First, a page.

ARC Review: The Hollow Ones by Guillermo Del Toro & Chuck Hogan

QuickFacts:

  • Title: The Hollow Ones
  • Series: The Blackwood Tapes #1
  • Author: GDT & Chuck Hogan
  • Publisher & Release: Grand Central Publishing 8/4/2020
  • Length: 305pg
  • Rate & Recommend: ⭐⭐⭐⭐⚡yes!

A huge thank you to Grand Central Publishing for the giveaway win! I received an early copy of The Hollow Ones by Guillermo Del Toro and Chuck Hogan, and while I slightly missed the publication date I read it as soon as I could!

Here is the synopsis from Amazon:

A horrific crime that defies explanation, a rookie FBI agent in uncharted territory, and an extraordinary hero for the ages: an investigation spirals out of control in this heart-pounding thriller.

Odessa Hardwicke’s life is derailed when she’s forced to turn her gun on her partner, Walt Leppo, a decorated FBI agent who turns suddenly, inexplicably violent while apprehending a rampaging murderer. The shooting, justified by self-defense, shakes the young FBI agent to her core. Devastated, Odessa is placed on desk leave pending a full investigation. What most troubles Odessa isn’t the tragedy itself — it’s the shadowy presence she thought she saw fleeing the deceased agent’s body after his death.

Questioning her future with the FBI and her sanity, Hardwicke accepts a low-level assignment to clear out the belongings of a retired agent in the New York office. What she finds there will put her on the trail of a mysterious figure named Hugo Blackwood, a man of enormous means who claims to have been alive for centuries, and who is either an unhinged lunatic, or humanity’s best and only defense against unspeakable evil.

This book is everything I could ever want in a crime / thriller /paranormal / FBI / supernatural bundle of amazing ness. Maybe I have just been away from thrillers for too long but I read this in three sittings and have no regrets. From a modern day FBI agent who has to shoot her suddenly violent partner, to insane rampage killings across NY and NJ, to the 1960s bayou where one of the first black FBI agents is sent to help sooth tensions involving a racially charged series of crimes, all the way back to the release of The Hollow Ones… Then there is one mystical man who is summoned via a forgotten mailbox near Wall St.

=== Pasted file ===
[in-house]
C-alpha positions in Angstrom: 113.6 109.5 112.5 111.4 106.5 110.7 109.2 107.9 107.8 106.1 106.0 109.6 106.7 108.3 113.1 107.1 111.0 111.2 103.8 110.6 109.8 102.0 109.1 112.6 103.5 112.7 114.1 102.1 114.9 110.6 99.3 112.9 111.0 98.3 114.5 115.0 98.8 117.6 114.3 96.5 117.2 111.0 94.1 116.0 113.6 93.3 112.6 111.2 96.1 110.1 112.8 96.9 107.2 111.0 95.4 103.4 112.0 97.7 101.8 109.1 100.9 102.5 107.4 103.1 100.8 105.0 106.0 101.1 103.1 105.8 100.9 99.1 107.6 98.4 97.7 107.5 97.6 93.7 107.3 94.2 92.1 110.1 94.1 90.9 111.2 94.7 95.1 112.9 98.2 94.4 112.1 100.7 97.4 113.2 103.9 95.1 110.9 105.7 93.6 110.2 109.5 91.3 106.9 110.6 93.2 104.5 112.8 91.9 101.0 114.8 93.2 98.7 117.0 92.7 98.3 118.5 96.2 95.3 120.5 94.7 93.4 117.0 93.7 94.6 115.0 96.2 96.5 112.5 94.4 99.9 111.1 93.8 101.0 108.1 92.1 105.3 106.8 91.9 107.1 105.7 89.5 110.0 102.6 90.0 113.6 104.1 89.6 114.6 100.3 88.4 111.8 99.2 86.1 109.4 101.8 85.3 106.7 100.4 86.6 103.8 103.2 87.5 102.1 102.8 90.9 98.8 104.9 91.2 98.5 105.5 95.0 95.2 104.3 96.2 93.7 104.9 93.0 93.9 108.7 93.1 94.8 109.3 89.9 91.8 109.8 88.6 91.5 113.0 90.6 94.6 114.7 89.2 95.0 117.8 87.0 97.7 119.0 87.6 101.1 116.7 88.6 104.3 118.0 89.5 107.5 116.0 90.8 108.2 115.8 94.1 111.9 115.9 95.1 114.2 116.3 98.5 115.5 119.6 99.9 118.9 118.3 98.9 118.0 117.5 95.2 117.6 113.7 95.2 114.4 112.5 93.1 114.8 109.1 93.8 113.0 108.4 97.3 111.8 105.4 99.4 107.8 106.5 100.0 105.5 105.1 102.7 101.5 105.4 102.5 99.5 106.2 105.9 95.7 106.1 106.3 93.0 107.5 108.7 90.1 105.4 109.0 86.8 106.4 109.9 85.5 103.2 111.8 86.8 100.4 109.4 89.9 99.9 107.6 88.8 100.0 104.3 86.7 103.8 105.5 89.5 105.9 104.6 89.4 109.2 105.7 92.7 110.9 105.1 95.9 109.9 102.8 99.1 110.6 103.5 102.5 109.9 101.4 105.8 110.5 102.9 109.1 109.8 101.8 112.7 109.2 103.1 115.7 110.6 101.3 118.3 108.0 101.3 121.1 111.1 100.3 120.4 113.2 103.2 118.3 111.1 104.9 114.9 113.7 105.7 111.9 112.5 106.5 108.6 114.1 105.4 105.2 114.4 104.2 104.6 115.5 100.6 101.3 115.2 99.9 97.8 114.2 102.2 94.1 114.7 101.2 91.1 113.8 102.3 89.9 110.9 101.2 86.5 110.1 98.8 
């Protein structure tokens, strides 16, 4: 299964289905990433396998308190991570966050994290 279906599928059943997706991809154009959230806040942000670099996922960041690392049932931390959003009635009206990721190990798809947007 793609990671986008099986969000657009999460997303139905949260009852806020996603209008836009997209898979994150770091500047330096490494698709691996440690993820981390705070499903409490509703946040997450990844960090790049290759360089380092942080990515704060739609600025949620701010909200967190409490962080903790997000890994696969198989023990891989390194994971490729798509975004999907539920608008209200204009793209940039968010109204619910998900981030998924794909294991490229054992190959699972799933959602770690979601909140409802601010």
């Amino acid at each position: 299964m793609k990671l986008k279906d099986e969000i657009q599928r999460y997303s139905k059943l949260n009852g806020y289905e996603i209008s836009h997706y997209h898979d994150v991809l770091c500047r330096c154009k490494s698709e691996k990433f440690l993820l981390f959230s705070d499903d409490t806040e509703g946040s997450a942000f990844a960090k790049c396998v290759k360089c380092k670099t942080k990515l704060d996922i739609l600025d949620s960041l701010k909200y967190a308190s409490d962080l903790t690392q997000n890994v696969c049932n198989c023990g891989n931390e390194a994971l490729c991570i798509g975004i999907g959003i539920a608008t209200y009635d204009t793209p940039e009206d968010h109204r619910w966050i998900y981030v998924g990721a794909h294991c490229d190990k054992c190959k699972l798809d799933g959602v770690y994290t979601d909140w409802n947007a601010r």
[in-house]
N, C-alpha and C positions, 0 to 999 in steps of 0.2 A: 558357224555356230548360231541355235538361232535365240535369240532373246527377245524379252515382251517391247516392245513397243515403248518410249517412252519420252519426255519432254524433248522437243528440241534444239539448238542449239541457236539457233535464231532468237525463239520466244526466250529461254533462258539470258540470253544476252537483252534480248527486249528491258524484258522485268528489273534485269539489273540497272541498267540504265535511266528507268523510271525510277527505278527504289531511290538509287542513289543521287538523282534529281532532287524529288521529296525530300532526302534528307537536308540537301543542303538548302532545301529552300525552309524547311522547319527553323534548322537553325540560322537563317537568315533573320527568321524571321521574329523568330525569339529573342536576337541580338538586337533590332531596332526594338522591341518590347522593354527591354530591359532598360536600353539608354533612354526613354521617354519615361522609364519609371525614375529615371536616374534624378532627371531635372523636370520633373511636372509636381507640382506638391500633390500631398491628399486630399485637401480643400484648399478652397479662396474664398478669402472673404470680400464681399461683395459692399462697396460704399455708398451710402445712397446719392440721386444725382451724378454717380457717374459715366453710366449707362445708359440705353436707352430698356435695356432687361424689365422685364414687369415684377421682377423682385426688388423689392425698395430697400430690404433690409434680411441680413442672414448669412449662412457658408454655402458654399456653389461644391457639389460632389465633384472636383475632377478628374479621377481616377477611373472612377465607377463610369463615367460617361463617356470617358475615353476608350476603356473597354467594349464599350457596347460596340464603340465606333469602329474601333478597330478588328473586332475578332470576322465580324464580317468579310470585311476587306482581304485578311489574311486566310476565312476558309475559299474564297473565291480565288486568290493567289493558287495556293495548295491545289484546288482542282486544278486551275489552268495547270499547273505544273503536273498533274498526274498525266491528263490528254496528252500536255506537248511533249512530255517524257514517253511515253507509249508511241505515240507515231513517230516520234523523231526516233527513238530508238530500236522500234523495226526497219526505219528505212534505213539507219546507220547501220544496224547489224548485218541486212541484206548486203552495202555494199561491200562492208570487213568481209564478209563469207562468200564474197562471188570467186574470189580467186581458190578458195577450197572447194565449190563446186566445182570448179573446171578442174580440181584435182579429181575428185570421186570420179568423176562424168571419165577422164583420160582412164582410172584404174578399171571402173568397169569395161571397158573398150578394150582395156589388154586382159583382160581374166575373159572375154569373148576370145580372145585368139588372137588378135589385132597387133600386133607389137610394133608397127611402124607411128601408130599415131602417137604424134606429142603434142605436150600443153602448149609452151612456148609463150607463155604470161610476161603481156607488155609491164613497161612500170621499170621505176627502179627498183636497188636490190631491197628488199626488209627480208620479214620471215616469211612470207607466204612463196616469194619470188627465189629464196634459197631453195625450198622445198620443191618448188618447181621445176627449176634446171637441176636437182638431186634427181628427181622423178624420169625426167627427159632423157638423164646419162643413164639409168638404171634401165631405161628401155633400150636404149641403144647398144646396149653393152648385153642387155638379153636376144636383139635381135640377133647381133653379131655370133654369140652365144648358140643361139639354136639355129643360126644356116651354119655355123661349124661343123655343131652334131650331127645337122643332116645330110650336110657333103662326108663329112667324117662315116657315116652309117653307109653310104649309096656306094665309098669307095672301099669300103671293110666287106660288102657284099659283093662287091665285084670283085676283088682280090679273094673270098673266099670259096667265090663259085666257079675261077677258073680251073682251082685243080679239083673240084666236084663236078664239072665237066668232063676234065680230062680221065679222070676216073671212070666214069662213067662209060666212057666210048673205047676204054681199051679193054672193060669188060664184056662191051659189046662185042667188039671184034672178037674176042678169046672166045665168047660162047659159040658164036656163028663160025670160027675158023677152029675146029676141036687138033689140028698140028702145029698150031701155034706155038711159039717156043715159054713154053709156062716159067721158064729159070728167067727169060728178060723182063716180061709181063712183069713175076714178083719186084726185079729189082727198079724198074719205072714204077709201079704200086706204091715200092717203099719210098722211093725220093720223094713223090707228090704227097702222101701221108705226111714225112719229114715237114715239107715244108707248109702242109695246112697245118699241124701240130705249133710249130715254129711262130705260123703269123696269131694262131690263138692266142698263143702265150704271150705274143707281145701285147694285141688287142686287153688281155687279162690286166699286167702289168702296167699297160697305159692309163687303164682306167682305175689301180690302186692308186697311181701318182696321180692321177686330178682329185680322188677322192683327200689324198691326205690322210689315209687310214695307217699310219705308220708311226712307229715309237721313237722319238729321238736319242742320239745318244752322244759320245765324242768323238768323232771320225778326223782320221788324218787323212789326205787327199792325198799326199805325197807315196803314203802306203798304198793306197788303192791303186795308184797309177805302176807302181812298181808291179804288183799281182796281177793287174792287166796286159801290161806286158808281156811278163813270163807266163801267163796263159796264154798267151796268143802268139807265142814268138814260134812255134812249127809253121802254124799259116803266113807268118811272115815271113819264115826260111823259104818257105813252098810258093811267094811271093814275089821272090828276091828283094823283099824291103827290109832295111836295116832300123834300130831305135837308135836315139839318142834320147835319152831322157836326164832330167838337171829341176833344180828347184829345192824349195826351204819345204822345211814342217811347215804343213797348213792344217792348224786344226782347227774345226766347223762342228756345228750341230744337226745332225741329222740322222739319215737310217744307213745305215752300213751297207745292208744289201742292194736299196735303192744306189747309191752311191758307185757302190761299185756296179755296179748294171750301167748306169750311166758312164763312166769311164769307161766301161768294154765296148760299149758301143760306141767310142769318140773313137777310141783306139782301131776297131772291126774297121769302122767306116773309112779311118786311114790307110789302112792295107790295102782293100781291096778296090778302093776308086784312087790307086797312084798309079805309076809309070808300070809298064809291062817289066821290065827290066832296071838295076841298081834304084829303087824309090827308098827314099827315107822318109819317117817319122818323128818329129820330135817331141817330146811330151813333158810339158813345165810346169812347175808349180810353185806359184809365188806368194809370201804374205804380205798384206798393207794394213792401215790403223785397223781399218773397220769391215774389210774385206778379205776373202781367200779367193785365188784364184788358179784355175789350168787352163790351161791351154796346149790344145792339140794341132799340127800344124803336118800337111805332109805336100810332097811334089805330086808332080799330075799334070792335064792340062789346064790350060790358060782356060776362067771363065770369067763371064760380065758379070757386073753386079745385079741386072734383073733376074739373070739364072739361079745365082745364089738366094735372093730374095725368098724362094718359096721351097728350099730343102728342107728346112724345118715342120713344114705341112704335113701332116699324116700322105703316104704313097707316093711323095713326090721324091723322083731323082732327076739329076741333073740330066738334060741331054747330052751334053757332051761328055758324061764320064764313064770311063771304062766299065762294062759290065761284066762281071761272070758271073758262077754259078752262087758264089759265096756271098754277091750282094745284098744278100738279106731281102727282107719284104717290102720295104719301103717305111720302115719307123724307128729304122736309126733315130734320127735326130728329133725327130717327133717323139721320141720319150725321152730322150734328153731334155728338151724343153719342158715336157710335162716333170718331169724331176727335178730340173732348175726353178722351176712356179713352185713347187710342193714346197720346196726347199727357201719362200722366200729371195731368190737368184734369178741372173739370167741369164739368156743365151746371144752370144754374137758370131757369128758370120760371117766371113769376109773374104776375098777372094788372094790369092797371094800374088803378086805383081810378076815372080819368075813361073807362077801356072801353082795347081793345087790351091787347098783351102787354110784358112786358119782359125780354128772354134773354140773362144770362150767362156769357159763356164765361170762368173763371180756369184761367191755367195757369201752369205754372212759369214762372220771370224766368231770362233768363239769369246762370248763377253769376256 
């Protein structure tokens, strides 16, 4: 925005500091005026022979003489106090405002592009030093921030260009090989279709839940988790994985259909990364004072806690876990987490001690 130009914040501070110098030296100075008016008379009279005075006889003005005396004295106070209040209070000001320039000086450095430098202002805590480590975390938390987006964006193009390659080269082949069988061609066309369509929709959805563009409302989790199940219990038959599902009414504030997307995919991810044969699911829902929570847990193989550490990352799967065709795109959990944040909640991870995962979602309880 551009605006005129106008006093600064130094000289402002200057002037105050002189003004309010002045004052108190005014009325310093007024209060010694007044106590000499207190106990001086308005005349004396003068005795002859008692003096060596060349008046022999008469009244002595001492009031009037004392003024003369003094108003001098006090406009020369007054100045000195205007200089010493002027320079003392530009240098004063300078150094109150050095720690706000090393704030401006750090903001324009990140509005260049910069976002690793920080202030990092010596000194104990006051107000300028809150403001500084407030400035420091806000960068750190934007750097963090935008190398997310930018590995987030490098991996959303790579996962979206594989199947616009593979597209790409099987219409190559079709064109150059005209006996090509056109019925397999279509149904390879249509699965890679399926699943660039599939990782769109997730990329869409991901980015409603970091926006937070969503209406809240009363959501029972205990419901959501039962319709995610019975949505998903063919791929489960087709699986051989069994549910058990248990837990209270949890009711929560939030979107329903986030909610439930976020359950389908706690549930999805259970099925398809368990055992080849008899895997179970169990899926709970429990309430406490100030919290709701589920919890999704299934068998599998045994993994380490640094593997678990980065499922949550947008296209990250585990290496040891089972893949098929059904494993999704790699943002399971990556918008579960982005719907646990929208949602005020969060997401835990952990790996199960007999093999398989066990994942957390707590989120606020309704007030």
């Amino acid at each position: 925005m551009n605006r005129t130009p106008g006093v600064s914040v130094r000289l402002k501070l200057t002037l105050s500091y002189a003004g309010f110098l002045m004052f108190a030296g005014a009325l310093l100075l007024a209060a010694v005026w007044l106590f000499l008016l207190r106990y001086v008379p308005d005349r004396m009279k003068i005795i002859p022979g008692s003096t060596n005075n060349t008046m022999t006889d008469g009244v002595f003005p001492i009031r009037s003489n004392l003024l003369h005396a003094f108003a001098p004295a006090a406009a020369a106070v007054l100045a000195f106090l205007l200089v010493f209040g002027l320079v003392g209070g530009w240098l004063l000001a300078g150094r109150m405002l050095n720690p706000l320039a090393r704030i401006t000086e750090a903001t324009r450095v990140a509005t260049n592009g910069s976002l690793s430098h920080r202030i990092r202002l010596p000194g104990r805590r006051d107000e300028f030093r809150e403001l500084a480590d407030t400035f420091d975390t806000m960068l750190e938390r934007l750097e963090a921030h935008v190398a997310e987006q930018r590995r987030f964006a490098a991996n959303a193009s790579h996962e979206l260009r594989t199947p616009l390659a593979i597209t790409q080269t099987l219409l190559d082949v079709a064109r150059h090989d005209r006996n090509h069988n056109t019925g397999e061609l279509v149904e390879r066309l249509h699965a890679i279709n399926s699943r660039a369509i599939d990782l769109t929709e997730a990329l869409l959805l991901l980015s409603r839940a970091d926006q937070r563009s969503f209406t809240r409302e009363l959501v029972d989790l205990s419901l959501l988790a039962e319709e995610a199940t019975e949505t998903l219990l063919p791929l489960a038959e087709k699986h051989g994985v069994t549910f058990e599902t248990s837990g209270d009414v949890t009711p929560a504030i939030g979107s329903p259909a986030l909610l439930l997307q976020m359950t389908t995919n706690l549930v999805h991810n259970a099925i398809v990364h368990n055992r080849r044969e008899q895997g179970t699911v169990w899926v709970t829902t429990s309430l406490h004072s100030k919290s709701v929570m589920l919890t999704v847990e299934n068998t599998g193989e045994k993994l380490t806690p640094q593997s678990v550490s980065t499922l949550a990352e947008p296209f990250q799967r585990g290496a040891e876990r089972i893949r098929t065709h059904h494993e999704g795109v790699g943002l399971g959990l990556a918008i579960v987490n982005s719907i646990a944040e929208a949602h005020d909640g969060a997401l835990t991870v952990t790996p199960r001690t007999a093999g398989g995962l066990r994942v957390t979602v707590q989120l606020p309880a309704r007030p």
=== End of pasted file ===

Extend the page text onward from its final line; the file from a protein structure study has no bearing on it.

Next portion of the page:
I can’t speak for the editing in the final version but I can definitely speak for the action.  Told mostly in the present day, with a few flashbacks, from start to finish the action never stopped in this book.  I think there is a detachment from the characters which I really liked, that allows us to focus on the plot and evil at hand without really getting too involved in their personal lives.  We get enough background to empathize with them though, and I really did like ALL of the characters which is rare for me.  Odessa is in an impossible spot after having to shoot her partner.  Blackwood is a British tea drinker with an appreciation for old books, disdain for microwaves, and a sad task in life – or is it a curse? and Solomon… Oh Solomon I had so much respect for the way he handled the KKK and the situation involving the church.  There are a few racially sensitive themes in the book and I thought they were handled well by the authors. Solomon is just such a great character and commanded respect while dealing with both sides of the problem with grace. I also am now very interested in the early black FBI agents if anyone can recommend any reading, fiction or non?

There are some intense spots that made me cringe, because the Hollow Ones thrive on violence there are some pretty brutal killing sprees.  It throws a baby out a fifth story window and watches it splat, for example.  Other than that there is no language or sexual content involved, just violence and possession and talk of ritualistic religious practices.

There is something for everyone in this.  I definitely 100% recommend for fans of FBI thrillers, occult detectives, the supernatural, demon and spirit hunters, rogue agents, and some chilling themes typical of GDT.   Thanks you again to Grand Central Publishing for the giveaway win!

Have you read it? Want to discuss it? Drop a comment below!

Categories
Fantasy Young Adult

ARC Review: Firefrost by Camille Longley

  • Title: Firefrost
  • Series: Flameskin Chronicles #0
  • Author: Camille Longley
  • Publisher & Release: self published? Sept 21st 2020
  • Length: 340 pages
  • Rate & Recommend: ⭐⭐⭐⚡ for fantasy fans

Thank you so much to BooksGoSocial via NetGalley for the eARC in exchange for an honest review! All opinions are my own.